Sun Microsystems cut prices across its entire range on 12 February, potentially tightening the vice on profit margins for the channel.
Paul O'Connor, channel manager at Sun Australia, confirmed that Australian prices were cut 7.25 percent and New Zealand prices by 8.2 percent across Sun's hardware and software products.
Also, Sun's support services division would offer a 10 percent cut in support pricing on volume servers from 25 February until 31 July.
"This is a broad-based currency adjustment," he said. "With ... Australia and New Zealand, there is a difference in terms of impact."
O'Connor said there were no other reasons for the price cut, which was required to keep Sun products competitive in the face of a stronger Australian -- and, relatively speaking, New Zealand -- dollar.
Sun regularly reviewed pricing in relation to currency differences and adjusted its local pricing accordingly, he said, to ensure customers could get local deals on a par with overseas and with pricing offered locally by other multinationals.
"We timed this to follow on from our first quarter 2004 announcements last week, which had a whole swag of new products," O'Connor said.
He conceded that the adjustment could adversely affect product margins for Sun partners.
"We get the same feedback internally, from our own salespeople. They say, 'we used to get $100 for something but now we only get $92', but they've still got the same quota to make," he said.
O'Connor said he regretted the squeezing of channel margins but believed the move was unavoidable to stay competitive against other vendors and offer the fairest prices possible to end-users.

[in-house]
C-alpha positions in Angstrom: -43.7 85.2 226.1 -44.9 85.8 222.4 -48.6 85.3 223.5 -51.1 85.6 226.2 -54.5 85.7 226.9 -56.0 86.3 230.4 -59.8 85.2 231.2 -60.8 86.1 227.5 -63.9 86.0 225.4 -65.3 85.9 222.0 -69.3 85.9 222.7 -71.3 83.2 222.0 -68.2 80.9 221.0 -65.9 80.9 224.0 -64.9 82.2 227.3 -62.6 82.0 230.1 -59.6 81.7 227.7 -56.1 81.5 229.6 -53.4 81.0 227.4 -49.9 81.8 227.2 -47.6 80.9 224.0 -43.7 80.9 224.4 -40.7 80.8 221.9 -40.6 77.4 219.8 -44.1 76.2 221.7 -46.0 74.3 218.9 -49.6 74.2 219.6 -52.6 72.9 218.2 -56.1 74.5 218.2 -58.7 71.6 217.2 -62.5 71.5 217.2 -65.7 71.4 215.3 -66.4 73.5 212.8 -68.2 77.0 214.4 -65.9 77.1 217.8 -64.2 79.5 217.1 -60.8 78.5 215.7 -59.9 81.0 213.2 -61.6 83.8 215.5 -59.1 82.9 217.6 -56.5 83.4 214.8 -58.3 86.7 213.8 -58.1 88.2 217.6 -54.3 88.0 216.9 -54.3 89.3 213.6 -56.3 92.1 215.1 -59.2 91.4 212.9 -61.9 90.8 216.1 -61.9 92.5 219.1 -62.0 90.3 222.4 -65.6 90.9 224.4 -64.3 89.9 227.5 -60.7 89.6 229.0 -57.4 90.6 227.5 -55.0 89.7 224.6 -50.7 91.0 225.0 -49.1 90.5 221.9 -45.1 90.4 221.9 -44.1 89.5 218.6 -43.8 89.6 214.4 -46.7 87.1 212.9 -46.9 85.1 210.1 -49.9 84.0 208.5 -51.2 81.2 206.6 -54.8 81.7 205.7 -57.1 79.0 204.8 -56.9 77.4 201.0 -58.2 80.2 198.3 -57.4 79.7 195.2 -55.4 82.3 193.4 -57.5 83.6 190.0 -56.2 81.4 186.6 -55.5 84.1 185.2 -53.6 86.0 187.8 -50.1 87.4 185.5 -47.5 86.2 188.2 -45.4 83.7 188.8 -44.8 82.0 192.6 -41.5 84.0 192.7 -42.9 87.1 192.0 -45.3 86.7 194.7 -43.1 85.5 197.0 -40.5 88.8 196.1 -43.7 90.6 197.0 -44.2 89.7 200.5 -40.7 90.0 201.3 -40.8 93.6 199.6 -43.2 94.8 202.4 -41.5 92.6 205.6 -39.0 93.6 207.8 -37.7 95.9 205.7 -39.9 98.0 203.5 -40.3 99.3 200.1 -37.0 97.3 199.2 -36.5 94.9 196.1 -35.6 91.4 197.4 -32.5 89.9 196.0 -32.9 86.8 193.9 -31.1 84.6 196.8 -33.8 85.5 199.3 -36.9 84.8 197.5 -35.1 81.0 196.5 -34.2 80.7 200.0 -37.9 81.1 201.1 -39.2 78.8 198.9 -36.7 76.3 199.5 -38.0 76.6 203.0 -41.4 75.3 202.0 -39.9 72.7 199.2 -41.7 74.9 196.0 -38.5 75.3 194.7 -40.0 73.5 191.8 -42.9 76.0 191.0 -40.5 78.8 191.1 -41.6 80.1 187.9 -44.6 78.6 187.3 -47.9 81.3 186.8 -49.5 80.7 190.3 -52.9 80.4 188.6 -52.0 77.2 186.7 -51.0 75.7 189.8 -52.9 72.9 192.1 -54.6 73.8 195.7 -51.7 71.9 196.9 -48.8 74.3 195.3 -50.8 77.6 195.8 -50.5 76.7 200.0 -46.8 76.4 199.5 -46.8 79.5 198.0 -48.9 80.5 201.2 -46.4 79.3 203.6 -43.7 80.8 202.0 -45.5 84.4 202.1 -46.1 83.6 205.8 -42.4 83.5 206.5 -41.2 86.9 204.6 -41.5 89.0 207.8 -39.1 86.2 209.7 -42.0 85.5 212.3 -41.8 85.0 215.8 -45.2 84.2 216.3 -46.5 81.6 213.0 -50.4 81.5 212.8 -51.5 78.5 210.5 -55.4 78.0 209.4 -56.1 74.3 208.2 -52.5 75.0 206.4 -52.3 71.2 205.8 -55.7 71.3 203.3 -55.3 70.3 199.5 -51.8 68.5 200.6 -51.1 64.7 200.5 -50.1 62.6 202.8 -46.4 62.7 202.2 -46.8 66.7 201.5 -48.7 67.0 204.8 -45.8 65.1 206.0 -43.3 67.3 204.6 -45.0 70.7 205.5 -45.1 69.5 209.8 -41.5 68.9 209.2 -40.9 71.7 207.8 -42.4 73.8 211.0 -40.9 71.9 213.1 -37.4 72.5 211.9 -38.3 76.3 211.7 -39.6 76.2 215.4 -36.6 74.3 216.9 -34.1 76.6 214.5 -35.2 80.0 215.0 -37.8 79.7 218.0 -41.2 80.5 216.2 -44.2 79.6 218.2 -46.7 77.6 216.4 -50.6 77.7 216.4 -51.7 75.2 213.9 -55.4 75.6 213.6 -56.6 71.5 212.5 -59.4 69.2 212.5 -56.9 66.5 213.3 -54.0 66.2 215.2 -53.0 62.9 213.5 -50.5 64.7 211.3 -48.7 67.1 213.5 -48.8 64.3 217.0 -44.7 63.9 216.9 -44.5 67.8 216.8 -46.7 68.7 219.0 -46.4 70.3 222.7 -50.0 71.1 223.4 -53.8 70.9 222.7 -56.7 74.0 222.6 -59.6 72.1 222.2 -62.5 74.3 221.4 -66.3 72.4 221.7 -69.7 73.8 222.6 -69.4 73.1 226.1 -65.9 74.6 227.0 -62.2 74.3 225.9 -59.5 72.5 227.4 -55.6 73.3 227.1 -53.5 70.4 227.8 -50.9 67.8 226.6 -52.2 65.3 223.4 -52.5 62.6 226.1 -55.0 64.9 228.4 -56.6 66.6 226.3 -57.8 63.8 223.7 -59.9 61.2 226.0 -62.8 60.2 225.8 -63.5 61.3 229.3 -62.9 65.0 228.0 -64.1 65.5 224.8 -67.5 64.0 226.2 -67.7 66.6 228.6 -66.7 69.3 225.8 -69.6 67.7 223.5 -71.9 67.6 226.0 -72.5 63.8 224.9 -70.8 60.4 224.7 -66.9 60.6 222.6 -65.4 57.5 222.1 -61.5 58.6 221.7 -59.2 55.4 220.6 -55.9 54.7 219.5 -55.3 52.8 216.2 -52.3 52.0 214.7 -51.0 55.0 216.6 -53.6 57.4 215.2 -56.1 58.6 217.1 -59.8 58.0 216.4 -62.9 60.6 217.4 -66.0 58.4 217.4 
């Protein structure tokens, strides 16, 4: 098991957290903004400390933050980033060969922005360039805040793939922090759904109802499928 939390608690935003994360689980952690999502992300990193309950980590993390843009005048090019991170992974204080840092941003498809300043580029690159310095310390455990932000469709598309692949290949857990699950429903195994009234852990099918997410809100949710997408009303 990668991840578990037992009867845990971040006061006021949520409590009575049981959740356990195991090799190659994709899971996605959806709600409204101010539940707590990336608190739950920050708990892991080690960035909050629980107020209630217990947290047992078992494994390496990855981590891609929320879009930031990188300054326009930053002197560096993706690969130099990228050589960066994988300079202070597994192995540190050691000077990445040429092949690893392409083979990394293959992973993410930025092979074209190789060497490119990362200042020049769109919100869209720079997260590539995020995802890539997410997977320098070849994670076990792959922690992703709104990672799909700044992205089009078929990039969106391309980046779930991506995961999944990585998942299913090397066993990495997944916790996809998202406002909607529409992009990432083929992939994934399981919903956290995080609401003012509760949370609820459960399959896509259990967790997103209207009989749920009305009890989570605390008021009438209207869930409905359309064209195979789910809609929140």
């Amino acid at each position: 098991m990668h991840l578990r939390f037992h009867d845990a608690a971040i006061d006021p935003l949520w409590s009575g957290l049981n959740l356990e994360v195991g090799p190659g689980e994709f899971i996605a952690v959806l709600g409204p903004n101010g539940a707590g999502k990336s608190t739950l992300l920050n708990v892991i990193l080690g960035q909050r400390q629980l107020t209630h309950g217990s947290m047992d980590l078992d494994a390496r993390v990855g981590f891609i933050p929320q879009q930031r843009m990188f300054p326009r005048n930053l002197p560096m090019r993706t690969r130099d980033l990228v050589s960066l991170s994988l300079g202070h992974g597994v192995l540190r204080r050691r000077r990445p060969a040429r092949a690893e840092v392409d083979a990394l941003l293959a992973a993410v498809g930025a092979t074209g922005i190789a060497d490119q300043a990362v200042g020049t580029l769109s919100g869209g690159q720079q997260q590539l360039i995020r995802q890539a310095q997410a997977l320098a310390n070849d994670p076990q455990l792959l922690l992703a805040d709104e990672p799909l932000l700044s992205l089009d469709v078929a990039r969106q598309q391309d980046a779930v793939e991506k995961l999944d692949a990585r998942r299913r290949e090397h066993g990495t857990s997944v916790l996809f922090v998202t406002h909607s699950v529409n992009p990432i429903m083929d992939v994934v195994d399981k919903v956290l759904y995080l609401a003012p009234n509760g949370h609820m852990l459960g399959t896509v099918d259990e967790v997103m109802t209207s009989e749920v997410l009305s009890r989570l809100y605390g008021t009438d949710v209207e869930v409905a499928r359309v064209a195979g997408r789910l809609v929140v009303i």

"On a macro level, they'll lose out in the long term if we don't. It's really kind of a moral obligation to our customers," O'Connor said.
Steve Murphy, managing director at Sydney-based Sun partner Frontline Systems, said that overall the price reductions may lift sales.
"This is effectively an RRP reduction and actually we just find that people buy more products," he said. "That's all positive."
A few years ago, channel players were concerned about their product margins but today most successful resellers had adapted. Most resellers today should be well aware that profits were made these days around services and other value-adds rather than product, Murphy added.
"Surely we all know that the way the market is in this industry, everything goes down. Margin is squeezed. I don't see any problem with it," Murphy said. "The aim of all companies is to get your margins elsewhere."